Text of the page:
Union Soldier Cockade (Rosette)
Soldier cockades have been worn by Americans dating back to the Revolutionary War, as the cockade, worn on the hat, distinguished a persons office or rank as the wear of uniforms by every soldier was a rarity. During the Civil War, Union and Confederate soldiers wore cockades (or rosettes) on their jackets as noted below:
The (Richmond) Daily Dispatch of November 16, 1860: "Some of our young gentlemen have mounted the blue cockade and the Virginia button, while others sport the red, white and blue rosettes. We hope they will not come in collision during these exciting times."
Burlington (VT) Free Press, January 4, 1861: "The foreign ministers, heads of department, and army and navy officers paid their respects to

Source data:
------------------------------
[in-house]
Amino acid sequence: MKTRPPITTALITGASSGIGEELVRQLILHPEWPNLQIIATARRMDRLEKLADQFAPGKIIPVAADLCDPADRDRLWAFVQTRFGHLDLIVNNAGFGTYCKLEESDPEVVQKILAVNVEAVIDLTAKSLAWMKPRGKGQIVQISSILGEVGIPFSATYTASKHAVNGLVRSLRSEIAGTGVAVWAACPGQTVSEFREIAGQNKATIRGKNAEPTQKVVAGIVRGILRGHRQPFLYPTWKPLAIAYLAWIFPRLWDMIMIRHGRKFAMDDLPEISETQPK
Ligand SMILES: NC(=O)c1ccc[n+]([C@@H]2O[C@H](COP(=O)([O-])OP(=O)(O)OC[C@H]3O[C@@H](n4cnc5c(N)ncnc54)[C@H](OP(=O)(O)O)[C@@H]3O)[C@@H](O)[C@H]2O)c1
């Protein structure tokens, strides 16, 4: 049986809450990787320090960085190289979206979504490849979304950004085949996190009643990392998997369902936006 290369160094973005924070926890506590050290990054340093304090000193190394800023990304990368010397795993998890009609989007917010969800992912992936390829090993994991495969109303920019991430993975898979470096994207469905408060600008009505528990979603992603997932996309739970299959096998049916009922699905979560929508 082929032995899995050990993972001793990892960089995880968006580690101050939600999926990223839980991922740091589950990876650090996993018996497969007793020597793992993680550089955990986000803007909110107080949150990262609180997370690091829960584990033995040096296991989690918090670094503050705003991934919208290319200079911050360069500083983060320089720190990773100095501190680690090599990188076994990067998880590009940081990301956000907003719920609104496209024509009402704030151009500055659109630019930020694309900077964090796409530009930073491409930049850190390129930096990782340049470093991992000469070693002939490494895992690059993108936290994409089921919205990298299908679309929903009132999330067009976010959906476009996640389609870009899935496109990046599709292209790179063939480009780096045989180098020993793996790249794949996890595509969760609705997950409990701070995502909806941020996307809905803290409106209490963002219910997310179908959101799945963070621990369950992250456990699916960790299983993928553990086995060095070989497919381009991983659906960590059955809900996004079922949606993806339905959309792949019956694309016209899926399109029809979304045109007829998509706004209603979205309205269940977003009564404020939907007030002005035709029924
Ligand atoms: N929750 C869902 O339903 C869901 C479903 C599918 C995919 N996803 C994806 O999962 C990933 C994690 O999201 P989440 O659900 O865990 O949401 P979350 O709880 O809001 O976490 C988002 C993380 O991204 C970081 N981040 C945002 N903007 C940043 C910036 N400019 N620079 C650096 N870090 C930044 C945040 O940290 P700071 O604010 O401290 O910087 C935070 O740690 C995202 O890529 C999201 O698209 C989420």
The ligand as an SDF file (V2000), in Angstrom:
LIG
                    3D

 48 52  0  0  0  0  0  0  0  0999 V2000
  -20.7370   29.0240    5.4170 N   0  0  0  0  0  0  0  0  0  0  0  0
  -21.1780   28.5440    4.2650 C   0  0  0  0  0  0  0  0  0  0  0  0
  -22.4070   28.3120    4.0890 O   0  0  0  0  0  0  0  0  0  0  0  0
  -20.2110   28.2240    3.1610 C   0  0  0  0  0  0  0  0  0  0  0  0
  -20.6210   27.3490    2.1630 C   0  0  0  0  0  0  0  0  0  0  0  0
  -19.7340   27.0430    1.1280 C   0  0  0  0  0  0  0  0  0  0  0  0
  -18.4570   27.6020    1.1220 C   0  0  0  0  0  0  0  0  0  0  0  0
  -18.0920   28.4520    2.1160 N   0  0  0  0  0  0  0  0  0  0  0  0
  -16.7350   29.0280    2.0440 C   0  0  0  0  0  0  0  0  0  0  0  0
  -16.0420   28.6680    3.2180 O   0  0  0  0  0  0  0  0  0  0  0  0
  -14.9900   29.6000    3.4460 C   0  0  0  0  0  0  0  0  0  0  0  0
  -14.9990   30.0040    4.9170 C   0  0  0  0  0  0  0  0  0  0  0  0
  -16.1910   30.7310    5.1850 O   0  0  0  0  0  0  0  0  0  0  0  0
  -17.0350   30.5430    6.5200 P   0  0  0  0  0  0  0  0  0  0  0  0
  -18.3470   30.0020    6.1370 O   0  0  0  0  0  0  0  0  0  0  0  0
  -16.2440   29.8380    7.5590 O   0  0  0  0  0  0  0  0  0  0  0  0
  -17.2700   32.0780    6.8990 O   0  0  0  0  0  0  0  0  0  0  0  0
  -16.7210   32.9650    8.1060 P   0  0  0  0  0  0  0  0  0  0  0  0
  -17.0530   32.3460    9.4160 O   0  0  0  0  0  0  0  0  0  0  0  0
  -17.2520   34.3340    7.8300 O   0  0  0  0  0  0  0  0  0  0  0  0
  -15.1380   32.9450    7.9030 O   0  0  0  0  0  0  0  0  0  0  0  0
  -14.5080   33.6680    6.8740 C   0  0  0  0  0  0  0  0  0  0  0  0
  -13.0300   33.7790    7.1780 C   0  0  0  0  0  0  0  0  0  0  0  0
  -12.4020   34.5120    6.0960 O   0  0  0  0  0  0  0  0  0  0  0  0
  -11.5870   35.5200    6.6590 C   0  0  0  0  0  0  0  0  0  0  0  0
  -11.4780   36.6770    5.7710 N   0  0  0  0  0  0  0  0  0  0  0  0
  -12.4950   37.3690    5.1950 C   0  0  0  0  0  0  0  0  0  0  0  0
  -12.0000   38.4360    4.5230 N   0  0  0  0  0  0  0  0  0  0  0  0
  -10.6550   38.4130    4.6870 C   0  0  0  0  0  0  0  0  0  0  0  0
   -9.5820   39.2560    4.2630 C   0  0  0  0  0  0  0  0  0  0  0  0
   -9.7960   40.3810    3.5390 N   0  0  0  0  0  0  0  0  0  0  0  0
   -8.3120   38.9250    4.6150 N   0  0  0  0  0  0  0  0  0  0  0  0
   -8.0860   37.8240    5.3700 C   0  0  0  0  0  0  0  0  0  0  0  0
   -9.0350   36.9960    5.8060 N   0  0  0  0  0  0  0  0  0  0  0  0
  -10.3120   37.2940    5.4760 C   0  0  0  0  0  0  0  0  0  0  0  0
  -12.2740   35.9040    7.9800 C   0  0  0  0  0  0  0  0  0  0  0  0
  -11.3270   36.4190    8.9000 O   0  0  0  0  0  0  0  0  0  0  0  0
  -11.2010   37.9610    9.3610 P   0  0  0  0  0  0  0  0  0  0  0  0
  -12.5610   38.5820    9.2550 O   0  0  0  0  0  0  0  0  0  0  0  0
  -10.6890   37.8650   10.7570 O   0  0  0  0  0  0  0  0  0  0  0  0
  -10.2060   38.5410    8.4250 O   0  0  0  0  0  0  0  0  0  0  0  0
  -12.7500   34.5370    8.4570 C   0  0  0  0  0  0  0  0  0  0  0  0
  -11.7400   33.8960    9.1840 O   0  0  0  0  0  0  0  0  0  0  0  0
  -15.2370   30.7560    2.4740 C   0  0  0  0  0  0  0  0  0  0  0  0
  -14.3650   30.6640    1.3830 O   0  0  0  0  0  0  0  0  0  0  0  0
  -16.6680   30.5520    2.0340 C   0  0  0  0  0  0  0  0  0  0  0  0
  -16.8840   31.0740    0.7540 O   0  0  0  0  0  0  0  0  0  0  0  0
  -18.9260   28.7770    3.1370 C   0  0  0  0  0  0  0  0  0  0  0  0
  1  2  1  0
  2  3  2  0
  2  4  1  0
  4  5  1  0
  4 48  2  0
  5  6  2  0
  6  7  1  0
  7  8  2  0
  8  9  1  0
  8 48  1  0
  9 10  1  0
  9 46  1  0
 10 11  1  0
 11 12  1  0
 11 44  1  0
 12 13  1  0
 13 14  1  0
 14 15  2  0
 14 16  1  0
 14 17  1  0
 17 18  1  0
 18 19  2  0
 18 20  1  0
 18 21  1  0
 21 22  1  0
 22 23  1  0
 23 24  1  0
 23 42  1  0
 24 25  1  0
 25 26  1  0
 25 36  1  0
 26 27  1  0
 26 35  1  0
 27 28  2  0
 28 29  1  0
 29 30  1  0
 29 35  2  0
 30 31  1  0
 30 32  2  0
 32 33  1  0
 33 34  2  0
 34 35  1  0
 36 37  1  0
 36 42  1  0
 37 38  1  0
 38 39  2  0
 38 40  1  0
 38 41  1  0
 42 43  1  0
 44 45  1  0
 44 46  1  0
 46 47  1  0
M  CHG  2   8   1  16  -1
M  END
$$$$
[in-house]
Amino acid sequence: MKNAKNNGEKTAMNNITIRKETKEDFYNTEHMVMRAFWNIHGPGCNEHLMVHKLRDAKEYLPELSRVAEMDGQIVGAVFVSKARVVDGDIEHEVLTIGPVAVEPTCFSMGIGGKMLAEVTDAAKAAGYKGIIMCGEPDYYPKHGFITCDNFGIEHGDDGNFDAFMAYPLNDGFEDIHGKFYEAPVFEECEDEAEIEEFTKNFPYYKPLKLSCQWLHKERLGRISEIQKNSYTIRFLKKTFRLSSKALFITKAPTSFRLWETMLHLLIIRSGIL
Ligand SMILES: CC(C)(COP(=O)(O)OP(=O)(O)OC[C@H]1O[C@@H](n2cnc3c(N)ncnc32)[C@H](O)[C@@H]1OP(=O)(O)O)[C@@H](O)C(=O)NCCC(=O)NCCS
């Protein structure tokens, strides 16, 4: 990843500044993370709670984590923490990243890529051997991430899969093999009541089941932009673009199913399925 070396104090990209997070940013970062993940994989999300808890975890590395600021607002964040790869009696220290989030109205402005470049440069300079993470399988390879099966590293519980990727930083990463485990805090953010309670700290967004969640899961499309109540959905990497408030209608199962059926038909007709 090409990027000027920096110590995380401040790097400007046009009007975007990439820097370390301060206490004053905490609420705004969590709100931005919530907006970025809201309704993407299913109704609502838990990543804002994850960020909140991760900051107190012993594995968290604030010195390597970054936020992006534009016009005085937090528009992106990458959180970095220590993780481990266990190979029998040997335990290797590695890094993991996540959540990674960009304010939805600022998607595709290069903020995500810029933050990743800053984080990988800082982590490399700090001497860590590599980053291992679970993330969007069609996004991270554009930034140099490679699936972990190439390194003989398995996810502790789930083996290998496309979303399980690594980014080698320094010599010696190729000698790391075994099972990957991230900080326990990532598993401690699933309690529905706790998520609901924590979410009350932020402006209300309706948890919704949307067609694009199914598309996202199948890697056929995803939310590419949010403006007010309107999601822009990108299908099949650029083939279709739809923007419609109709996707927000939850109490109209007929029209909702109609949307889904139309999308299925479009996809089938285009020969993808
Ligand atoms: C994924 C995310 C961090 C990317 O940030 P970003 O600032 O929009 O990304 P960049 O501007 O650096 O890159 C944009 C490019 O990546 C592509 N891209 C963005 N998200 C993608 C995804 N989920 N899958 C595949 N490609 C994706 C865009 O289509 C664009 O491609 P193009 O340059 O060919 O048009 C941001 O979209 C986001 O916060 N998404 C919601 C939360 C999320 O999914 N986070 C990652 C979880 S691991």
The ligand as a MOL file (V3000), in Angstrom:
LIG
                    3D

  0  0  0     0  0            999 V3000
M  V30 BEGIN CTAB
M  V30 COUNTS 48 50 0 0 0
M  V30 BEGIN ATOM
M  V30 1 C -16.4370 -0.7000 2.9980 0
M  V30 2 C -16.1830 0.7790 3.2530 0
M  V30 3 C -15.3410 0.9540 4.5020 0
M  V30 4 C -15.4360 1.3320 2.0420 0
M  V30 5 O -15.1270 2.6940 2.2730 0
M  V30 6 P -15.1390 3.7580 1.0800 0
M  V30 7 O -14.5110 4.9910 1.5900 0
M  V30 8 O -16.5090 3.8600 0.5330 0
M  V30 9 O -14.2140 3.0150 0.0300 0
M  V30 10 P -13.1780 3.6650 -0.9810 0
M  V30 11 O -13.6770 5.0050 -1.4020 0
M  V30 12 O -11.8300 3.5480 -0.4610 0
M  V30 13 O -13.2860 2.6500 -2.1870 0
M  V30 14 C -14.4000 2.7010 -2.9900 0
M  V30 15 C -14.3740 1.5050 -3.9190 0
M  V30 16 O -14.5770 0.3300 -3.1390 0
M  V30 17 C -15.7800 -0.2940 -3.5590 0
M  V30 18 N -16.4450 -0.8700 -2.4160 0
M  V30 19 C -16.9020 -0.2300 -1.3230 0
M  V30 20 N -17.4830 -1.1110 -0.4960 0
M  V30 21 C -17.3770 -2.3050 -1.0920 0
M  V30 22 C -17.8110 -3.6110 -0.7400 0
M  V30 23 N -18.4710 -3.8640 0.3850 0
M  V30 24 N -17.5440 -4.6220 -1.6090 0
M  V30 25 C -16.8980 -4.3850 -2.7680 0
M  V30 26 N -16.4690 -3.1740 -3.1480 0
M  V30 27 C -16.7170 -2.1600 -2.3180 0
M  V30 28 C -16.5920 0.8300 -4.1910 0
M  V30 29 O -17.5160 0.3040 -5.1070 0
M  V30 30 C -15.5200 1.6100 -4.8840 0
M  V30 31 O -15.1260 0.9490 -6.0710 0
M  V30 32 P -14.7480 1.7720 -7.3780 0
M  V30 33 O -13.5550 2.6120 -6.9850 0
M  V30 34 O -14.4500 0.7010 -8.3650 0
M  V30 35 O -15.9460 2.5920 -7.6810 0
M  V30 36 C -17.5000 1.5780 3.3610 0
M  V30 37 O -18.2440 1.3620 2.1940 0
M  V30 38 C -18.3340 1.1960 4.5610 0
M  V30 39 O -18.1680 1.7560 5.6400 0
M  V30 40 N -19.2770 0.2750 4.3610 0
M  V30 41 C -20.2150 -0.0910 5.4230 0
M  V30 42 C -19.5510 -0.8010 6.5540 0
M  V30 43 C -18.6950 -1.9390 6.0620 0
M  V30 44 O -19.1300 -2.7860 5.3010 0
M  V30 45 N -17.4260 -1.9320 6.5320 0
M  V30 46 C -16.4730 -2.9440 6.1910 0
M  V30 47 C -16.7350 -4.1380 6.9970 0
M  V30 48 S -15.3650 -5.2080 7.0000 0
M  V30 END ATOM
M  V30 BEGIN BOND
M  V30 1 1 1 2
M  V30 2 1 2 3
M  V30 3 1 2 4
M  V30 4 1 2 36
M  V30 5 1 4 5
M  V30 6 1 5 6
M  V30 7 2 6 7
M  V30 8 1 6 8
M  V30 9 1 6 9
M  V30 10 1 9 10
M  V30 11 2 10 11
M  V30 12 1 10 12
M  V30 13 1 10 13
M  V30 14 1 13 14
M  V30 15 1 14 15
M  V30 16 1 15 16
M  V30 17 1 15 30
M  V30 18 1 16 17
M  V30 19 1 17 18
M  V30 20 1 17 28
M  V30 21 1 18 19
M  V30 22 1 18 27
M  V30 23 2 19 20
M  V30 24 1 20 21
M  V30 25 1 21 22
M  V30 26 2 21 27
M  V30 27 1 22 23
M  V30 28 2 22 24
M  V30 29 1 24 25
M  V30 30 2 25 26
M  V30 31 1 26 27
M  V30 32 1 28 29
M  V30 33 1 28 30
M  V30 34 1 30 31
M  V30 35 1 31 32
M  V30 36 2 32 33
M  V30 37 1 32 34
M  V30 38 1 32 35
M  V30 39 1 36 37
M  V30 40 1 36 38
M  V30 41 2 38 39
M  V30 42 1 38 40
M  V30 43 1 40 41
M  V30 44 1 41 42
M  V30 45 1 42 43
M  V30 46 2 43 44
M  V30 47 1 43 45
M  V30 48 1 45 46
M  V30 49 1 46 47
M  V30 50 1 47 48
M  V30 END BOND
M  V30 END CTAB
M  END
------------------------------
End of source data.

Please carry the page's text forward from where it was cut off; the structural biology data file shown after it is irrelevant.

the President yesterday. It was a general holiday. But few Congressmen were in attendance at the
President's levee. Union and secession cockades were worn by the crowd."
These cockades are hand-made in West Virginia. Orders of 10 or greater will require two to three days to process as each cockade is individually made for the order.
William R. Palmer's non-regulation Slouch Hat. Note the small cockade
and staff button reinforcing the base of his single ostrich feather.